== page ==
Surprising Details- “The Garden Room” by Joy Katz

I’ve had a theory for quite a while now that one’s home reflects the living done there. As a Christian, I believe that our actions and lives have spiritual effects beyond just ourselves. And I think it’s reflected in the spaces we spend the majority of our free time.
I think if we paid close-enough attention, we could feel peace, strife, love, boredom in the homes of people with whom we spend time.

Perhaps this is a bit too metaphysical for a Saturday afternoon, but I couldn’t help but think of this as I read Joy Katz’s chapbook, The Garden Room this morning.

The book is a series of 29 poems and one introductory poem that all have to do with interpretations of physical objects within a house. Poems include “Color of the sheets.”, “A desk.”, “A ceiling.”, and “The Unmade bed.”

Rich with metaphor and personification, these poems inspire me as a writer to view ordinary objects through a creative/unusual eye and revise…revise…revise until the language is absolute perfection.

One of my favorite poems is “Color of the walls.” and I love the imaginative personification that colors the last couple of stanzas. Here’s my favorite section:

“the teapot must remain serious, the table may not approach.
Archaic torso turns away into the corner.
The rugs occupy themselves with the story of their making,
Chairs, in quorum, decide upon the nearness of
important things,
like capital punishment. Good chairs.”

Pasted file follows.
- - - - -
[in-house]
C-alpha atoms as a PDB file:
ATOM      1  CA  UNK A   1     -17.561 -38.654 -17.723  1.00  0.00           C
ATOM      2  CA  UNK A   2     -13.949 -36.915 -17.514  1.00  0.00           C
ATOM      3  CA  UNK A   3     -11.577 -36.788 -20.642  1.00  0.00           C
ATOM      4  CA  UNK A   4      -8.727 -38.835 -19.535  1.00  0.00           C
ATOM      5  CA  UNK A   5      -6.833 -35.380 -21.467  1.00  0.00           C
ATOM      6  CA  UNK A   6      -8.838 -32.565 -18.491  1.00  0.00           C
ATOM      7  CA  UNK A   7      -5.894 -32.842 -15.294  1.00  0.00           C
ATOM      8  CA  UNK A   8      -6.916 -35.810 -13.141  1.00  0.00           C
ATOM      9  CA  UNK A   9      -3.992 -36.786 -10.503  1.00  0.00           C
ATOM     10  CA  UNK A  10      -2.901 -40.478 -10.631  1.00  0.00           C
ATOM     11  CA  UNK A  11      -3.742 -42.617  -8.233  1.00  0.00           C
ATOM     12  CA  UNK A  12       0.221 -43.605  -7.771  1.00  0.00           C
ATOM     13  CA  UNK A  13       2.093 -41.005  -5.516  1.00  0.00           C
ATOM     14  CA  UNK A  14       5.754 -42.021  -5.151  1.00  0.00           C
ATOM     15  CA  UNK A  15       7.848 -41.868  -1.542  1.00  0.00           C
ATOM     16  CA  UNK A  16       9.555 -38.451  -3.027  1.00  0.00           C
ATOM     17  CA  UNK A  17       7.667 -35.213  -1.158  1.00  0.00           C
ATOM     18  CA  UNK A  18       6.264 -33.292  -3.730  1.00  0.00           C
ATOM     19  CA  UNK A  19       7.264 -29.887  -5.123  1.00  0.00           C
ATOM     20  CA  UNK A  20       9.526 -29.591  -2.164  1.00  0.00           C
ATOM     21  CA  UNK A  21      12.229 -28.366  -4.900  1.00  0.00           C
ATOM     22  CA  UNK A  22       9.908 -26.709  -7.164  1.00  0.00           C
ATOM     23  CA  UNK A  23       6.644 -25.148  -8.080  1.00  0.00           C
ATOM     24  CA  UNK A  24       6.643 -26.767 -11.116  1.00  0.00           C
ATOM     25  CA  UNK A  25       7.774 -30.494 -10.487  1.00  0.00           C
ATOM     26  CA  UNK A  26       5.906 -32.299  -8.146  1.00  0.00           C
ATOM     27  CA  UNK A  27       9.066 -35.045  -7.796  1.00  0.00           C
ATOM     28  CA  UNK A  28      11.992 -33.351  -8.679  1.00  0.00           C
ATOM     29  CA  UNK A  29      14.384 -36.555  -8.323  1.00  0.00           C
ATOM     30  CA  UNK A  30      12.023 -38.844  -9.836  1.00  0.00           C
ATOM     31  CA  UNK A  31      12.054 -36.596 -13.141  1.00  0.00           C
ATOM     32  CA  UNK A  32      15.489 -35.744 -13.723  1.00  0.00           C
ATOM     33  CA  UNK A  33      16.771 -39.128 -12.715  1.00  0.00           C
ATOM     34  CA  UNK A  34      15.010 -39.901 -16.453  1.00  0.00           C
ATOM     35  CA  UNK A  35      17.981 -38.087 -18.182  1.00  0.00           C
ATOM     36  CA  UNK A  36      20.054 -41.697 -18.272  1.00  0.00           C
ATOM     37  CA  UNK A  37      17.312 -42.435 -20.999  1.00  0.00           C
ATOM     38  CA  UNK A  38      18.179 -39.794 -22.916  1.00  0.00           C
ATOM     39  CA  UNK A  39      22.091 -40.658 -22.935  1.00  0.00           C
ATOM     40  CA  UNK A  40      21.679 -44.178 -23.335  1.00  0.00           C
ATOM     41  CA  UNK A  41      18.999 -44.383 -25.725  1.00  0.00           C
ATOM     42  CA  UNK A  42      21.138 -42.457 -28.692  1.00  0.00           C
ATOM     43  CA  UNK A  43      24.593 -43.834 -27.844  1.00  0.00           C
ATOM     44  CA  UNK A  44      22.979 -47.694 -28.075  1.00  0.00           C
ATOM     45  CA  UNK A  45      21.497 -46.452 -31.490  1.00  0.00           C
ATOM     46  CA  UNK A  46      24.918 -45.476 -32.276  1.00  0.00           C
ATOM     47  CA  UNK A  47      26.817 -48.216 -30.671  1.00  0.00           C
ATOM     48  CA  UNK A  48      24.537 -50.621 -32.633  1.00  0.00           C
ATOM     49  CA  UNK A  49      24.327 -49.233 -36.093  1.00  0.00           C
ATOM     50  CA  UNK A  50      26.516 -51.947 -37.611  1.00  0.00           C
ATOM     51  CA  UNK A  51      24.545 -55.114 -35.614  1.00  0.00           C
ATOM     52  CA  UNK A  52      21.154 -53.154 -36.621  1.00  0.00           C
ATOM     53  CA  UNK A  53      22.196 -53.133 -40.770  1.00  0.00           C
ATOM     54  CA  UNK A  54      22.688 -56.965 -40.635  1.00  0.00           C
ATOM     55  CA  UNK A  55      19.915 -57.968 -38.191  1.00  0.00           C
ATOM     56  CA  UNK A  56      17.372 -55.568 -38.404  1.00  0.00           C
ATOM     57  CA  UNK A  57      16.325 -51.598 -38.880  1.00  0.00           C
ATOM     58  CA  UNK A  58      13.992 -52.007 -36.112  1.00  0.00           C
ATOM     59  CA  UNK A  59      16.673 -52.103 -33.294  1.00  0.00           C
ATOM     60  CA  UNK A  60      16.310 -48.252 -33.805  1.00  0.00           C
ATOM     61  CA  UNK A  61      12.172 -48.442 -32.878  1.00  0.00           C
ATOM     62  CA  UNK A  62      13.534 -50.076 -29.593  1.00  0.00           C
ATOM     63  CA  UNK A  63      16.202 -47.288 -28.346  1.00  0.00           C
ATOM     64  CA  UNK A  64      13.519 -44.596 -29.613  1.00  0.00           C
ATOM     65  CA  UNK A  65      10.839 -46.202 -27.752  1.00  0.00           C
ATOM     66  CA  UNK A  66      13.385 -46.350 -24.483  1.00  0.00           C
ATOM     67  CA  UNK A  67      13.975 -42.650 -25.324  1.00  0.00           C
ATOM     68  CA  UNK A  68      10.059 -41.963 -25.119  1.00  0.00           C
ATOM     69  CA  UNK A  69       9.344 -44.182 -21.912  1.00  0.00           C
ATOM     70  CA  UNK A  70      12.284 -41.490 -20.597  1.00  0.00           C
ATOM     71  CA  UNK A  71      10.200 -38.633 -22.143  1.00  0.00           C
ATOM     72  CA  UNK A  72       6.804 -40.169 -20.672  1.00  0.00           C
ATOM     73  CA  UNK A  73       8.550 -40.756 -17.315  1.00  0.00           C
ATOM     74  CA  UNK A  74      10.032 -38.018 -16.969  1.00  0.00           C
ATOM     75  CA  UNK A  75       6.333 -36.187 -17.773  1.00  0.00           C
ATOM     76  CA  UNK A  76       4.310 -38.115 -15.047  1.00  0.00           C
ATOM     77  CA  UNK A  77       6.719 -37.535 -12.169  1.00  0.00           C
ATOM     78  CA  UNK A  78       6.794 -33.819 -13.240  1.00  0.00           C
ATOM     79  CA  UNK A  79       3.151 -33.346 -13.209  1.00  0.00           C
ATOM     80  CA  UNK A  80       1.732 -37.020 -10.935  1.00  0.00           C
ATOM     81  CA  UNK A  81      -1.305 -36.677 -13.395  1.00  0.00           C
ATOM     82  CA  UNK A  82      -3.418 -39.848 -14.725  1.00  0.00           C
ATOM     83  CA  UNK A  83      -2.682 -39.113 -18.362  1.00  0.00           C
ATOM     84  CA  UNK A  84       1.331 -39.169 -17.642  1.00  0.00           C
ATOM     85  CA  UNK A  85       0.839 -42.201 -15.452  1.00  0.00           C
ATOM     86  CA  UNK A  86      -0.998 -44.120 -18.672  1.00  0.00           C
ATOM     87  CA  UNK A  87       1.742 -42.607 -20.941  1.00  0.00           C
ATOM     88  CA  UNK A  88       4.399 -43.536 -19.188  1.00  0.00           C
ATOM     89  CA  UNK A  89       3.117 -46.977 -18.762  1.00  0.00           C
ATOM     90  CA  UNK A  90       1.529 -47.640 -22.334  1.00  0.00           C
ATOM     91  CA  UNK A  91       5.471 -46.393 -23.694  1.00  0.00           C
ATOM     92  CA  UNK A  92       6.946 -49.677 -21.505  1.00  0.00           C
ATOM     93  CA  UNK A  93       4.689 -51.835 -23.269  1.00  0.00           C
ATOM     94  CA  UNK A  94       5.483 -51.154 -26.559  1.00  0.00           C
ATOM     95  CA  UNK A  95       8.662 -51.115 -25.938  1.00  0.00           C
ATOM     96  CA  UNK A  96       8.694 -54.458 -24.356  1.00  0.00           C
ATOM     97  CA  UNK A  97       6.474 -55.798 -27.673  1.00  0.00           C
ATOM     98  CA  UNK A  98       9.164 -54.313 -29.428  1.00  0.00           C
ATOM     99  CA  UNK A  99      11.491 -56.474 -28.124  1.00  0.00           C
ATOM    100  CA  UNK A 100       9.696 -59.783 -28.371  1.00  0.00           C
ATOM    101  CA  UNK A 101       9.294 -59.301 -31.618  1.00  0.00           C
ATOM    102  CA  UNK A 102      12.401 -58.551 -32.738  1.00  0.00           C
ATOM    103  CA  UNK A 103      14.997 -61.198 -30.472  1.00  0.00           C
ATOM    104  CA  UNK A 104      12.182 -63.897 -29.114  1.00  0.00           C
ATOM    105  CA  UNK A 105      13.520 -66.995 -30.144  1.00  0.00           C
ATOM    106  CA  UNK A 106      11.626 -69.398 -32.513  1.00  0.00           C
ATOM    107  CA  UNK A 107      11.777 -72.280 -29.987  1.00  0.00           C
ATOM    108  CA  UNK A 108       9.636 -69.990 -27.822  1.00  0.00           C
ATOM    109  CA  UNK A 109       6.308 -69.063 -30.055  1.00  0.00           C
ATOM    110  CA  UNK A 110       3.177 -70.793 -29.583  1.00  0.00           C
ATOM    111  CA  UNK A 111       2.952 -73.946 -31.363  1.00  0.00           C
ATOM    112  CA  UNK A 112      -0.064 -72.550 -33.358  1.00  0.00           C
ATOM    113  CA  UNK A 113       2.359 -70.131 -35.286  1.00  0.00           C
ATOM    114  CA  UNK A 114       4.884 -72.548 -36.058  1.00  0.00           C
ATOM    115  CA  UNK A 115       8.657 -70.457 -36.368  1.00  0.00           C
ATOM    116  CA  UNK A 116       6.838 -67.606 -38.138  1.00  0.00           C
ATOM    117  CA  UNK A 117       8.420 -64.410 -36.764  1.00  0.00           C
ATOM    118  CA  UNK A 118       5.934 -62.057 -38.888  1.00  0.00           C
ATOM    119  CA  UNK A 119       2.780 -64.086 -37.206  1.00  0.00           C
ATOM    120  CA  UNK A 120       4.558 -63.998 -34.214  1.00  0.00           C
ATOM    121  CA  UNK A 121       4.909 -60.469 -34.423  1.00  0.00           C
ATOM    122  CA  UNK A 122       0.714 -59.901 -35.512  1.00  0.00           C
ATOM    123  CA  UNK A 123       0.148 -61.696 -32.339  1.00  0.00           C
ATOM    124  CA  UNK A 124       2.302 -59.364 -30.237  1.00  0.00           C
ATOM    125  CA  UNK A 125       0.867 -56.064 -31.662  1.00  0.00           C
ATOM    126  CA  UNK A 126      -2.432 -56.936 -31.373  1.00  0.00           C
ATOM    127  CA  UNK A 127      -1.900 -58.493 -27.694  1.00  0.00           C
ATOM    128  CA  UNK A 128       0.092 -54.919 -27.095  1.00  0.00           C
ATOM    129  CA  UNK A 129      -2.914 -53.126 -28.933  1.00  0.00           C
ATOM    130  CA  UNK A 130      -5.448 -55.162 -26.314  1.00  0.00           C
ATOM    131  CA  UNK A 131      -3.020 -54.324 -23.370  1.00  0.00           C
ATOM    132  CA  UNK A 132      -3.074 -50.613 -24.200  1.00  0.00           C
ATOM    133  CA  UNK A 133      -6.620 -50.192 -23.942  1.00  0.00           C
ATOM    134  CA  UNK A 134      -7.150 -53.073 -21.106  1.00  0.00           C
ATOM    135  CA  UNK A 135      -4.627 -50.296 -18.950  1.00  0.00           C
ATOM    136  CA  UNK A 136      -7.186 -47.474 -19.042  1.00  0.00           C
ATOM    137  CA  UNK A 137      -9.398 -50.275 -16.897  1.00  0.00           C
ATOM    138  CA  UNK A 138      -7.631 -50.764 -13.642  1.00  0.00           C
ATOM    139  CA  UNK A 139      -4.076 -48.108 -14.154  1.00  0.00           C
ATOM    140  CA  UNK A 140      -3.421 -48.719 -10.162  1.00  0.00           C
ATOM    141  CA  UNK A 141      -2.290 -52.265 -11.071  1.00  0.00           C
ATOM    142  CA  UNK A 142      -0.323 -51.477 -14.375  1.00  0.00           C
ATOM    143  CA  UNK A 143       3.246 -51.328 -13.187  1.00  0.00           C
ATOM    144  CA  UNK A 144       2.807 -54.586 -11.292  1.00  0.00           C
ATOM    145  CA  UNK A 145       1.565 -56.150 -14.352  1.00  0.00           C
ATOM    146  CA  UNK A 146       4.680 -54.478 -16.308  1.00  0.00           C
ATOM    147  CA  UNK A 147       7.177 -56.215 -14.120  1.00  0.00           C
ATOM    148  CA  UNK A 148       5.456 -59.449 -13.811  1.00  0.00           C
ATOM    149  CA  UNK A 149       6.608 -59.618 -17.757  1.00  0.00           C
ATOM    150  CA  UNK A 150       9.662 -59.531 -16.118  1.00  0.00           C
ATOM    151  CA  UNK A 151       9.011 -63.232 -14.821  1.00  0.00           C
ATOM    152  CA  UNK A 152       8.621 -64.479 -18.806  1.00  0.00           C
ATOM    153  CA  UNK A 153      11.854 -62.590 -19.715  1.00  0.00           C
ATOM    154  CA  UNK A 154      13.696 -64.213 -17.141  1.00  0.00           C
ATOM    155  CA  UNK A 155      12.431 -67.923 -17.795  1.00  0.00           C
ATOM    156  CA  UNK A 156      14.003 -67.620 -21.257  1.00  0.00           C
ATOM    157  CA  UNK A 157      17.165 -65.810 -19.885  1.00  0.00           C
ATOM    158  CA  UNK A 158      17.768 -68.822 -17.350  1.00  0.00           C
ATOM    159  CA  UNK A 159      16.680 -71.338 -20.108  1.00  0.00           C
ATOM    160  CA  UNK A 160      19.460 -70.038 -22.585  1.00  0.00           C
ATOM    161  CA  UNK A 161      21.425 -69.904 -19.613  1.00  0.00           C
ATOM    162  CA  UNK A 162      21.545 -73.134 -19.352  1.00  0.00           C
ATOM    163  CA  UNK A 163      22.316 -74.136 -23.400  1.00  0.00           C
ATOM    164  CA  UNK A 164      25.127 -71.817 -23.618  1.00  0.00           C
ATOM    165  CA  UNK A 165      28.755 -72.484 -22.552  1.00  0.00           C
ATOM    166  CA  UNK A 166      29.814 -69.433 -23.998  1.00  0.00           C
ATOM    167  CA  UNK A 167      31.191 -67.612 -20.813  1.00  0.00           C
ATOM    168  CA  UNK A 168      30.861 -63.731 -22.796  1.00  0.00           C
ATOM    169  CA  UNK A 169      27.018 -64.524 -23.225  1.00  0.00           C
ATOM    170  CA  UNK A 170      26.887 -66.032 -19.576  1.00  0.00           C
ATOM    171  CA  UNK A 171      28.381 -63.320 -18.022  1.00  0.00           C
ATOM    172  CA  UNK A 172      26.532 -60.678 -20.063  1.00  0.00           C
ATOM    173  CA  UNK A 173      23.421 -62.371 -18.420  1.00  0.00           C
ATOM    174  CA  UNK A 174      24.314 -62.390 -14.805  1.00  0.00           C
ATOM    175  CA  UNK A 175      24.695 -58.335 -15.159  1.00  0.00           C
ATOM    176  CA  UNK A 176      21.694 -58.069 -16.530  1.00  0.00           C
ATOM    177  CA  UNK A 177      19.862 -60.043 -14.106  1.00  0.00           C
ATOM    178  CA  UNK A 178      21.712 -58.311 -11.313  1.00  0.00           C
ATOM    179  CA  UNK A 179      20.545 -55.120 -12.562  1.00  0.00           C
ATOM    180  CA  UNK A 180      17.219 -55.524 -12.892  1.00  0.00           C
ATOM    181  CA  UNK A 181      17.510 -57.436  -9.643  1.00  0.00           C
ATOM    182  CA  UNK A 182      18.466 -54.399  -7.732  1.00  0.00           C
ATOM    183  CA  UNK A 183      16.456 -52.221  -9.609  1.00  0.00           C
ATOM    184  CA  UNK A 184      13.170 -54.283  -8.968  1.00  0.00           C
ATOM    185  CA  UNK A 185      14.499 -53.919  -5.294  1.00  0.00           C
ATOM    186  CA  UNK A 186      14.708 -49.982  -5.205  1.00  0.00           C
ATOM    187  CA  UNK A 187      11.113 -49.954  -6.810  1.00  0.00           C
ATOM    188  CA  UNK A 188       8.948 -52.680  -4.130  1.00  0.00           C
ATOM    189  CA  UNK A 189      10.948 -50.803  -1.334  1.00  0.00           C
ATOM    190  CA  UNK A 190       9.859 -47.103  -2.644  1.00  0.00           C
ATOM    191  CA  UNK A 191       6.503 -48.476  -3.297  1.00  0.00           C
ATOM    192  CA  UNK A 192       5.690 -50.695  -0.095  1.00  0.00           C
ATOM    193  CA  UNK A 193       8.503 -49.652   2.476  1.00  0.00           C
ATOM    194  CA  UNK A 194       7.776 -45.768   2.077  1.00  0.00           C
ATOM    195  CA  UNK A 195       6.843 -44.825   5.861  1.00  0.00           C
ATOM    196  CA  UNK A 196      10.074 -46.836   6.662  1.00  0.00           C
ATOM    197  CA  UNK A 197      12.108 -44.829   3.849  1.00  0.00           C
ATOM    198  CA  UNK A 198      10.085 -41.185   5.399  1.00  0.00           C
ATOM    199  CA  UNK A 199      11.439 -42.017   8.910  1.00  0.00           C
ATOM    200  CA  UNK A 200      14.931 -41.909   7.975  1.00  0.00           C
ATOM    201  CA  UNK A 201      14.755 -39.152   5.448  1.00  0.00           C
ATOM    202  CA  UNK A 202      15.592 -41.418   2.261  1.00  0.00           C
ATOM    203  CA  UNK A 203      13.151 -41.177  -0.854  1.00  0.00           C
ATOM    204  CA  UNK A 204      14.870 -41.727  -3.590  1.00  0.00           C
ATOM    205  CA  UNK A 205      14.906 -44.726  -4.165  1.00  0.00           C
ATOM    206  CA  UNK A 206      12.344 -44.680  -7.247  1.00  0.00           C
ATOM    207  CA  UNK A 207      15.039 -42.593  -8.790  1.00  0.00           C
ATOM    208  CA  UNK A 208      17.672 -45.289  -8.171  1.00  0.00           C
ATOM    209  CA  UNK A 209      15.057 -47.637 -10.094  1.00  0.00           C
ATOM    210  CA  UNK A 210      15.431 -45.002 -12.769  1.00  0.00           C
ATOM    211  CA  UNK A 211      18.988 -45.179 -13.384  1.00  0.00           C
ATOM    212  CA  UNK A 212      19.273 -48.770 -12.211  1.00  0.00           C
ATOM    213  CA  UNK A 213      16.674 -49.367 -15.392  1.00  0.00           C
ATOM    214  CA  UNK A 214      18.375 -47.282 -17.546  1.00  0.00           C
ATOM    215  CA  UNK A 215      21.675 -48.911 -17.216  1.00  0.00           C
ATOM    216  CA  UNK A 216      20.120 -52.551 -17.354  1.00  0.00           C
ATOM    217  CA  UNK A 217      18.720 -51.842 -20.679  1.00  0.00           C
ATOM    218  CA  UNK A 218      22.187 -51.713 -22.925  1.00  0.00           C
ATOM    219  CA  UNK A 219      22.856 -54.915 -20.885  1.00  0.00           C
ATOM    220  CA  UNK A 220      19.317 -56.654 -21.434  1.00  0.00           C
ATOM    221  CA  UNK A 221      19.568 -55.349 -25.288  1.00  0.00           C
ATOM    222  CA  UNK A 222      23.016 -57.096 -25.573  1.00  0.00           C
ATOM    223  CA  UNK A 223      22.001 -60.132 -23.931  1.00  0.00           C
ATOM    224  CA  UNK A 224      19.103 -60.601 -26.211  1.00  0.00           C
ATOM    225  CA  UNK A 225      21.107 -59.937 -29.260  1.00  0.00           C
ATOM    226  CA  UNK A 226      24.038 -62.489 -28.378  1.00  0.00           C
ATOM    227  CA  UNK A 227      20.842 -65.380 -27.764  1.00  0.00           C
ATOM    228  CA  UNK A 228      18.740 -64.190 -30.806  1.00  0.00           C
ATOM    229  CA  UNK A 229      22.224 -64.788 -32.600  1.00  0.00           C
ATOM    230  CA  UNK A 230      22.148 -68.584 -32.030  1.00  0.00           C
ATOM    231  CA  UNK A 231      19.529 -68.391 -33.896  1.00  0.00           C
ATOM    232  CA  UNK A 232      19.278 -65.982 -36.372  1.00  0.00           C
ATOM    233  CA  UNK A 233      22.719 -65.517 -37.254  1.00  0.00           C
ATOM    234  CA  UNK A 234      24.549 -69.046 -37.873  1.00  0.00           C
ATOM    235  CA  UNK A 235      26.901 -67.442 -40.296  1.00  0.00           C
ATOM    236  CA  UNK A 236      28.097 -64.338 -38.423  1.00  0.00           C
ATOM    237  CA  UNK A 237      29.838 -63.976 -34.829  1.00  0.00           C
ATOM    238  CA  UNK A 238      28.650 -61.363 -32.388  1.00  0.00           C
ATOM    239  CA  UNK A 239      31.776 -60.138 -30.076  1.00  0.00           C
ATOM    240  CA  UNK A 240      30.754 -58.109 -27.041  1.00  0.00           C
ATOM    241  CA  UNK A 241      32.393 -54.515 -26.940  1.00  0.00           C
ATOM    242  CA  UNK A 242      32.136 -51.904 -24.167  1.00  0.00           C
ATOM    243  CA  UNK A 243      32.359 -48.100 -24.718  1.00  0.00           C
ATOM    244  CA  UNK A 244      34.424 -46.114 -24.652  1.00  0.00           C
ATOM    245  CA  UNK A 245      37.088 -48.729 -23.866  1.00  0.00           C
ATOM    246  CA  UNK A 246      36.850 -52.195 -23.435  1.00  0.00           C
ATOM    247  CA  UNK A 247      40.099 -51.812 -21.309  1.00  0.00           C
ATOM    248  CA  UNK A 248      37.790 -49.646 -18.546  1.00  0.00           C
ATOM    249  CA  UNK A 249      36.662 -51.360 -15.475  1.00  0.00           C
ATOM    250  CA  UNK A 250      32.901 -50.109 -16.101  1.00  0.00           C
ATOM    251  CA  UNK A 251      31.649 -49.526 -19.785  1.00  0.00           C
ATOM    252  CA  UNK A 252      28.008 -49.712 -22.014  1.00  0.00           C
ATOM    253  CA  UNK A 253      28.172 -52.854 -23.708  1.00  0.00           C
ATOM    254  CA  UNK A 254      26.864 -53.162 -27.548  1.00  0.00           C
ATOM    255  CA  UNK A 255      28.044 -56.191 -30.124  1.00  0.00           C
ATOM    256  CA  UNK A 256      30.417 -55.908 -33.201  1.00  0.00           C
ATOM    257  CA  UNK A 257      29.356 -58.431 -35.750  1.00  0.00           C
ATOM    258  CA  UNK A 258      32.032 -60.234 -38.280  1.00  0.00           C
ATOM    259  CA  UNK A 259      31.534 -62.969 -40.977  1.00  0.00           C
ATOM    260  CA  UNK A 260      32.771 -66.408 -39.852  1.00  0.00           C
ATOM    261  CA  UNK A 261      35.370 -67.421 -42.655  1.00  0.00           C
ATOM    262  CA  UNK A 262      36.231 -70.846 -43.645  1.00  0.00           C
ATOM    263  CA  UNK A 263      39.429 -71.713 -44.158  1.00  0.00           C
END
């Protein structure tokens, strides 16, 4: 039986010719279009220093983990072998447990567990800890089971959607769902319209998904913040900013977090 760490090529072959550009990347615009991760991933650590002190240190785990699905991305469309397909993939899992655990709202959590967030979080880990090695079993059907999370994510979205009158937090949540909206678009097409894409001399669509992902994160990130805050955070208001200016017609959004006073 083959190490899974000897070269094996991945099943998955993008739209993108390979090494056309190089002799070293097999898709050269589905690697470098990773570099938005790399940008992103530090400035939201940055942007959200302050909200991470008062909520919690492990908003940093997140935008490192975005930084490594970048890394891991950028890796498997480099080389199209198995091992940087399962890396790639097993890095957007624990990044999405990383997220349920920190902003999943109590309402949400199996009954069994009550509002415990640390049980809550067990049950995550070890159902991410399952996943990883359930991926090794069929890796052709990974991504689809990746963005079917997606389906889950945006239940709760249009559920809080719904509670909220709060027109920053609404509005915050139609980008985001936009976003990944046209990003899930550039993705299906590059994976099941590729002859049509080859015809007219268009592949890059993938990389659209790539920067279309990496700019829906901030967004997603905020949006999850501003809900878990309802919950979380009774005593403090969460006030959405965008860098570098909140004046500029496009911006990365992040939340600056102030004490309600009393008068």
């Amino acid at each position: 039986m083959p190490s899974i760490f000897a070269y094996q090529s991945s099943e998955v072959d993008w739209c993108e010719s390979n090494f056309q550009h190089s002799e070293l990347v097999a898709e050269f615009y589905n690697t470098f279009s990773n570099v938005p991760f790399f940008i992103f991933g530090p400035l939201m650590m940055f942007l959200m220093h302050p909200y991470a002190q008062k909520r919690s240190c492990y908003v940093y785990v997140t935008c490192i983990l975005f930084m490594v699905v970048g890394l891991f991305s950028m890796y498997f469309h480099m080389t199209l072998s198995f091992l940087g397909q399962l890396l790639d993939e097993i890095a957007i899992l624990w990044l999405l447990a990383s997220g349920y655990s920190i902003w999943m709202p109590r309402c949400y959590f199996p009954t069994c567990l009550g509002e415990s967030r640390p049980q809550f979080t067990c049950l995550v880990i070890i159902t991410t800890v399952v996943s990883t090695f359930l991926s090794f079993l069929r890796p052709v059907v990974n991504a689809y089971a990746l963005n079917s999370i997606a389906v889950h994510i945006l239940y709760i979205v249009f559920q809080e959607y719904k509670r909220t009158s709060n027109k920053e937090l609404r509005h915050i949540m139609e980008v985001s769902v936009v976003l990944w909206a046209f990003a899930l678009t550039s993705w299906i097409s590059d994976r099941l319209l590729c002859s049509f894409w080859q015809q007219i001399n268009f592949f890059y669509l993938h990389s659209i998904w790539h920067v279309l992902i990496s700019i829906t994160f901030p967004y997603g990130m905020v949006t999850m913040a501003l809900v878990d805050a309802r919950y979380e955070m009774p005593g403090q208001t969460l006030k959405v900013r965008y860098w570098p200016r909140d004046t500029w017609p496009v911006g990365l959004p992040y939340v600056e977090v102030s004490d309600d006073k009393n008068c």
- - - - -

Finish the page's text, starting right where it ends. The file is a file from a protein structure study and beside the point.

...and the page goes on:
As one of the more whimsical portions of the chapbook, I love these lines ability to build a sort of rapport between the reader and the house, so then later on we can hear what the house has to teach us in poems like “The Made Bed.” that immediately follows:

“It makes us believe we are clean, too.
It breathes slowly, evenly, like Gandhi.
If this is true, then what kind of mind must I have?
Surely not disordered.”

I walk away from this chapbook amazed at the power of language to transform the way someone views ordinary common things by stepping away from the crutches of common metaphor and belief. That is something I would love to adopt as a skill into my own writing.

I strongly urge you to pick up a copy of this lovely book. It’s delightfully unpredictable, and its figurative language gets underneath your skin.

To peruse her lovely website, visit joykatz.com.

I also encourage you to spend some time thinking about how your life is influencing your context, positively and negatively. A little self-reflection never hurt a writer.

Keep pushing yourself to write surprisingly and thoughtfully about the often overlooked. It may lead to some incredible work.

May your words come smooth and Writer’s Block stay far away,
Abigail Joy

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